That the tide of American might is retreating from its outposts is unmistakable. The US military presence in Western Europe, a legacy of the Second World War, melted away after the collapse of the Soviet empire. In the Middle East, the hegemonic role of the US that emerged as a result of the decline of the old European colonial powers is also disappearing. The Obama regime chose to withdraw from Iraq, despite the sacrifice that American soldiers made to topple the Baathist dictatorship, through its refusal to negotiate an appropriate status agreement. Now it is running to the exits in Afghanistan before any modicum of stability has been achieved. In addition, Washington was conspicuous by its absence in ending the Gaddafi regime in Libya, and it remained willfully ignorant of the post-Gaddafi dangers, as seen in the tragic events in Benghazi.
Clearly, the US is not seeking exposure in the broad swath of geography stretching from Morocco to Central Asia. While America was prepared to mobilize against the Soviet enemy in the Cold War, it has little appetite for the messy business of failed states, Islamist radicalism, and terrorist campaigns. In addition, the declining dependence on Middle East oil simply reduces interest in the area altogether—surely a short-sighted calculation since so many of our allies, Europe and Japan, rely on the Saudi fields. Perhaps this retreat just reflects crude political motives: the Obama campaign wanted to point to the withdrawal in order to support its foreign policy narrative in the 2012 election. In that case, a future administration might reverse the decisions: yet this seems unlikely, not only due to budget constraints, but because strategic leadership once surrendered cannot easily be regained.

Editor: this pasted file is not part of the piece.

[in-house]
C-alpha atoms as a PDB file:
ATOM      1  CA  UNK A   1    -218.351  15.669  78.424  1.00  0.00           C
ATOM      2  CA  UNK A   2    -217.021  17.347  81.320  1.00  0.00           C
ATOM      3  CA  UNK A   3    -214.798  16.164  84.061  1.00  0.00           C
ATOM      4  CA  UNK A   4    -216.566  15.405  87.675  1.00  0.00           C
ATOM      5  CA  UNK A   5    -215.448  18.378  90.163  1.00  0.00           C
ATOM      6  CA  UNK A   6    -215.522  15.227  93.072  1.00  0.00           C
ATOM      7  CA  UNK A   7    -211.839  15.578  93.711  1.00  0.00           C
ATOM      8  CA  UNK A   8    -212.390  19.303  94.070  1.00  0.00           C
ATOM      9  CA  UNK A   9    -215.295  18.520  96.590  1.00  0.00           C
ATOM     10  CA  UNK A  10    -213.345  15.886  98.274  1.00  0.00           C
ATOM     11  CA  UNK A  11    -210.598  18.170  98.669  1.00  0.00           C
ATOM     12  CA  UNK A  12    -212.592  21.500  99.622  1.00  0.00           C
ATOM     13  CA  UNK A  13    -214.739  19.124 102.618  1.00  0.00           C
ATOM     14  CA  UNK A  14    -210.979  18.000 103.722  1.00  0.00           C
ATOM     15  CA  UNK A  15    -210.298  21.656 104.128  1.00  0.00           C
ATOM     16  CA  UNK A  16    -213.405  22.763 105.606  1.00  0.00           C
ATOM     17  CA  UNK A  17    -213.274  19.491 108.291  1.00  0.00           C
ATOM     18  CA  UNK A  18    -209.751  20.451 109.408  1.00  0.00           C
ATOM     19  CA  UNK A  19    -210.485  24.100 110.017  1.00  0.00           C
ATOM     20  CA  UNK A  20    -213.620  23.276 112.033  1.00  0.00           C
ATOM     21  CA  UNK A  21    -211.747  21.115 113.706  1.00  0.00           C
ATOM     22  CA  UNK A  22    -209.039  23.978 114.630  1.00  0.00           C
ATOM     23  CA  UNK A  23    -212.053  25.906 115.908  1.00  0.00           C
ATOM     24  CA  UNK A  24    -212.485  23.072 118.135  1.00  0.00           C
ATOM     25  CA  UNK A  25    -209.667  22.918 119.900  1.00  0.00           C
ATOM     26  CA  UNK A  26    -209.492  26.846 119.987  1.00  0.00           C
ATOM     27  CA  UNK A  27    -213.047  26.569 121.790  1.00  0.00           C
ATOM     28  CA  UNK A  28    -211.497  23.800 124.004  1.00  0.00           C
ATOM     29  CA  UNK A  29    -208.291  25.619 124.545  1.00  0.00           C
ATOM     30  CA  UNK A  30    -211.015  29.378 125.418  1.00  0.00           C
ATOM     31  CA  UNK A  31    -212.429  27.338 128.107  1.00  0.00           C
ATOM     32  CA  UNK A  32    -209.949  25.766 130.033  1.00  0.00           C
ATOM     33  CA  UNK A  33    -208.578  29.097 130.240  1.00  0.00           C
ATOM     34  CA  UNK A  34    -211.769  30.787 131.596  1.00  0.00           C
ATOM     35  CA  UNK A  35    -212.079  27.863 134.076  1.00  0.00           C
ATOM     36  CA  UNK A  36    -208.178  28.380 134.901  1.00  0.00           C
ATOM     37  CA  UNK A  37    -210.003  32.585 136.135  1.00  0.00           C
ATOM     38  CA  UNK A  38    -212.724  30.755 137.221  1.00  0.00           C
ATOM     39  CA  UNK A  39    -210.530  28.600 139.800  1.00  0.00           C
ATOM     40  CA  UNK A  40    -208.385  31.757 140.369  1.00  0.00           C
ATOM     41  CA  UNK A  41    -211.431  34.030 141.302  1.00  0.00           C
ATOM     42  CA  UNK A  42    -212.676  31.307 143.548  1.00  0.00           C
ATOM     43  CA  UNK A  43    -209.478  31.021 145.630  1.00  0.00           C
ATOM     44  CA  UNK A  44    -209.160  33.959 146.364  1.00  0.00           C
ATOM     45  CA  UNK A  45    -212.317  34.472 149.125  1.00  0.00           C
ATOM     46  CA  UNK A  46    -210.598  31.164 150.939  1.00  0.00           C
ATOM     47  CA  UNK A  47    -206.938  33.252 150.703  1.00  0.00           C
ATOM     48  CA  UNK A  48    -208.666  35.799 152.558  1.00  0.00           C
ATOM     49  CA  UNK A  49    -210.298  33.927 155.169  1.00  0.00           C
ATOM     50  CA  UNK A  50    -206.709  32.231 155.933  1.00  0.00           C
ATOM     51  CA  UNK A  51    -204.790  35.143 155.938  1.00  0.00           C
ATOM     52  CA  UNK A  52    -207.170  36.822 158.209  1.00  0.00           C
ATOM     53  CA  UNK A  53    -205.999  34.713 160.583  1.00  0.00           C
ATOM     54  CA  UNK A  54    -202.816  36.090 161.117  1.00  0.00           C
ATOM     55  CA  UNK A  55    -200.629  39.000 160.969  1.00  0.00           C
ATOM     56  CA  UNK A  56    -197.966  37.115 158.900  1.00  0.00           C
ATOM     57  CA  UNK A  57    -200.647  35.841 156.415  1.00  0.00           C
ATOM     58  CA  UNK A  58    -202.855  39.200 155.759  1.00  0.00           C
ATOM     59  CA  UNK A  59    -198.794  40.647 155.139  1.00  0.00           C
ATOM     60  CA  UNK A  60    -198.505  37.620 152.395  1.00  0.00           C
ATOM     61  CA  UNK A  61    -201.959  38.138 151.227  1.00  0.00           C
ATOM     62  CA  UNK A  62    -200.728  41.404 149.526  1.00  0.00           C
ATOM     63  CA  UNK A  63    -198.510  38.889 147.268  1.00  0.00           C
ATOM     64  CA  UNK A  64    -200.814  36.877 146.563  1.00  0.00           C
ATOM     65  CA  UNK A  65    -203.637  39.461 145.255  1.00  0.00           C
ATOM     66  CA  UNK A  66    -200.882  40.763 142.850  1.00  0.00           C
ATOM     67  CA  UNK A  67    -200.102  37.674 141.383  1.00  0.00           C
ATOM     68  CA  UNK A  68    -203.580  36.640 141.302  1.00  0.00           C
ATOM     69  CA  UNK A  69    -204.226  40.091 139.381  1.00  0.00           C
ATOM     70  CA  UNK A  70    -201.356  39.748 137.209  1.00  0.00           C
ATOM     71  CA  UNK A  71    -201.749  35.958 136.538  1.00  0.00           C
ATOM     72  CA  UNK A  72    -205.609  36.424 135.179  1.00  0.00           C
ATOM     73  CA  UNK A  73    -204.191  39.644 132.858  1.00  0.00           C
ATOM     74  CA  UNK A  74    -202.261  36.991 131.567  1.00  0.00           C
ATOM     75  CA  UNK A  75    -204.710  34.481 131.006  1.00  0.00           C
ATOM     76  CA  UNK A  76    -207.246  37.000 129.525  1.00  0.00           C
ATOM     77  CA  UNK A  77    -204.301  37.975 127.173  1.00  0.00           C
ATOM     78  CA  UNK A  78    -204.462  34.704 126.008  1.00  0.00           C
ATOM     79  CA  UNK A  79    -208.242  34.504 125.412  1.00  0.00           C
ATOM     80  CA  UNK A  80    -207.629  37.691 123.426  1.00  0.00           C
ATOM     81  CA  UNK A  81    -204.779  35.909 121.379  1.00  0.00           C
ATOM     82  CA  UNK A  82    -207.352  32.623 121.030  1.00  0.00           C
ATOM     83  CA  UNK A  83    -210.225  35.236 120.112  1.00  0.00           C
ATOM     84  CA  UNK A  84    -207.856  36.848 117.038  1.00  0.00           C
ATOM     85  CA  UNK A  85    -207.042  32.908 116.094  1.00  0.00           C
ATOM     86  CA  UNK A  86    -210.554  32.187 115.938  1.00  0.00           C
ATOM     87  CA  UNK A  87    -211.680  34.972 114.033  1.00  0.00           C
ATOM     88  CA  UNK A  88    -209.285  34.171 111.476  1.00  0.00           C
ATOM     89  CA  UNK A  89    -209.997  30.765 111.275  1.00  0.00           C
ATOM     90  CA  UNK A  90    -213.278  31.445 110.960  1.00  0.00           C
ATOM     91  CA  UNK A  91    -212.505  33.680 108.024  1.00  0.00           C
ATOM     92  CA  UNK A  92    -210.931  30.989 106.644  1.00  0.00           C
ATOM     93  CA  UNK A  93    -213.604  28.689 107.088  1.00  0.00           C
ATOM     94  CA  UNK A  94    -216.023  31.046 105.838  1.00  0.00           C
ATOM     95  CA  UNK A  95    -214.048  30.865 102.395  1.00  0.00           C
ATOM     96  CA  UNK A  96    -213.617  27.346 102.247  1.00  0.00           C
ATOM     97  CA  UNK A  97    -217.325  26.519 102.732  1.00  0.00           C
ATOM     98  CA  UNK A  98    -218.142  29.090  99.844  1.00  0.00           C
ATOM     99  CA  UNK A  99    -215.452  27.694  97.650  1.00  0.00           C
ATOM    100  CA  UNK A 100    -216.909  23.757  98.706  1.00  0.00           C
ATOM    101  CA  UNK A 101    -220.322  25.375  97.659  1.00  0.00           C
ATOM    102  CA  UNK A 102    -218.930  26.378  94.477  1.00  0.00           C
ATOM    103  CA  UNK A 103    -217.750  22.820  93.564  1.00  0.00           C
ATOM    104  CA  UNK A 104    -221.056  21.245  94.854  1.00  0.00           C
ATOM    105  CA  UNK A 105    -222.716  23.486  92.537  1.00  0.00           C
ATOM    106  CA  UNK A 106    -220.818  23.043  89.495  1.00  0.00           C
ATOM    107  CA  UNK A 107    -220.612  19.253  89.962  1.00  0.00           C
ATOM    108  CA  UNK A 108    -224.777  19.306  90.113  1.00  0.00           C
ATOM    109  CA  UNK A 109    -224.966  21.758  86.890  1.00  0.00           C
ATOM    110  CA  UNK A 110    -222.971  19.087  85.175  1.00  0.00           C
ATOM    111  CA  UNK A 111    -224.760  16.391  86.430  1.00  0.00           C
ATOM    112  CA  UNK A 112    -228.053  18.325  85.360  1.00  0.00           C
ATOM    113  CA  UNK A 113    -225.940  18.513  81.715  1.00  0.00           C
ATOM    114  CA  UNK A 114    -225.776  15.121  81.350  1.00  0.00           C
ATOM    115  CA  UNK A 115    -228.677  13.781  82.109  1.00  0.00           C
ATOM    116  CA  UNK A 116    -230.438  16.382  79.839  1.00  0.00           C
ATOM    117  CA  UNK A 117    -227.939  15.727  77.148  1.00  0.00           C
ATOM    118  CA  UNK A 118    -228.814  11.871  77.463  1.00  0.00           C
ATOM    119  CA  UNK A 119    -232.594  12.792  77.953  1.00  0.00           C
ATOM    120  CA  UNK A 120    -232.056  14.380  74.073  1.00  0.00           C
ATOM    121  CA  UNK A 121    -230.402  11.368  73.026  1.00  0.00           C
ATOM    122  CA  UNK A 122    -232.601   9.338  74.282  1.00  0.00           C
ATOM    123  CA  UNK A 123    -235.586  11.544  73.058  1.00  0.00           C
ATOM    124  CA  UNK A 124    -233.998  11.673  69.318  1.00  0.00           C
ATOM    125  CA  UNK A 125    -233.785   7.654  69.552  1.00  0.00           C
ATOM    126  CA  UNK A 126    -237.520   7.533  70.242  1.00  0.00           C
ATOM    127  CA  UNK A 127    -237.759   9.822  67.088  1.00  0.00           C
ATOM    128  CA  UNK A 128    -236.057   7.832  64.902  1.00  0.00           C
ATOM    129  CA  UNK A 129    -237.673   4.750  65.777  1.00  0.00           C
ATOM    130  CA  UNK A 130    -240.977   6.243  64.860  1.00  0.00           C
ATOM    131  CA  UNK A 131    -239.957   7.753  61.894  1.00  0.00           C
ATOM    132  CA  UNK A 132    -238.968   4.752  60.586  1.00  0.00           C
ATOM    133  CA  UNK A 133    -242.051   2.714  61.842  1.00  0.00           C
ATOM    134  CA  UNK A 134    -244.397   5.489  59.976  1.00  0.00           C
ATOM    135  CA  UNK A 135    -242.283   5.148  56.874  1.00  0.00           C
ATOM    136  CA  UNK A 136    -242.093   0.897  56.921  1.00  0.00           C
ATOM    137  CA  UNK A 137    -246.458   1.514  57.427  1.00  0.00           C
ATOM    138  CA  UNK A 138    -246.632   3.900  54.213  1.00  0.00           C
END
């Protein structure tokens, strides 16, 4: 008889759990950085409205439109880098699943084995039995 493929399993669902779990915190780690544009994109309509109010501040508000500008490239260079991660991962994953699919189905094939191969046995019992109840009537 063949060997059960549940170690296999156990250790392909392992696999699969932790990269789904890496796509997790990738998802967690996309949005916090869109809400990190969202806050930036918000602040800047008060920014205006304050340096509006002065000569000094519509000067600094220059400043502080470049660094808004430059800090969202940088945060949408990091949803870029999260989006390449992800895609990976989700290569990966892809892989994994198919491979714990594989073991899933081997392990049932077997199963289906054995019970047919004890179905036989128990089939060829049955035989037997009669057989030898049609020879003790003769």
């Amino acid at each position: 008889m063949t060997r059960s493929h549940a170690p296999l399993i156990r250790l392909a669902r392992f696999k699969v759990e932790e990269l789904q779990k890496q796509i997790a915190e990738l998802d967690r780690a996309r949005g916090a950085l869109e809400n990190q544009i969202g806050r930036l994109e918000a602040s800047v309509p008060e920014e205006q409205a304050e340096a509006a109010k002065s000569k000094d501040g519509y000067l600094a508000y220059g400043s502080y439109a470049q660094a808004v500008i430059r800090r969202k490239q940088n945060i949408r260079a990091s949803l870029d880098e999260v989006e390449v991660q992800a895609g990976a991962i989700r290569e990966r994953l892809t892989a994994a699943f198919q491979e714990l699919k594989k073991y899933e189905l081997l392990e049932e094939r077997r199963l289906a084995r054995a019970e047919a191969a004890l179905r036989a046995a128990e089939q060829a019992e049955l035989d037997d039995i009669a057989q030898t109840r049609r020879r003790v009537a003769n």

Can Europe step into the breach? Much speaks against this unlikely prospect. Europe has been investing at only very low levels in its military; it does not have the hardware to project power effectively. Nor will its welfare state budgets allow it to do much better in the future. In addition, Germany maintains a profoundly pacifist predisposition that makes any overseas deployments highly controversial and politically costly. Finally, to make matters worse, the EU requires unanimity among its 27 members in matters of foreign policy: hardly a structure designed for bold decision-making.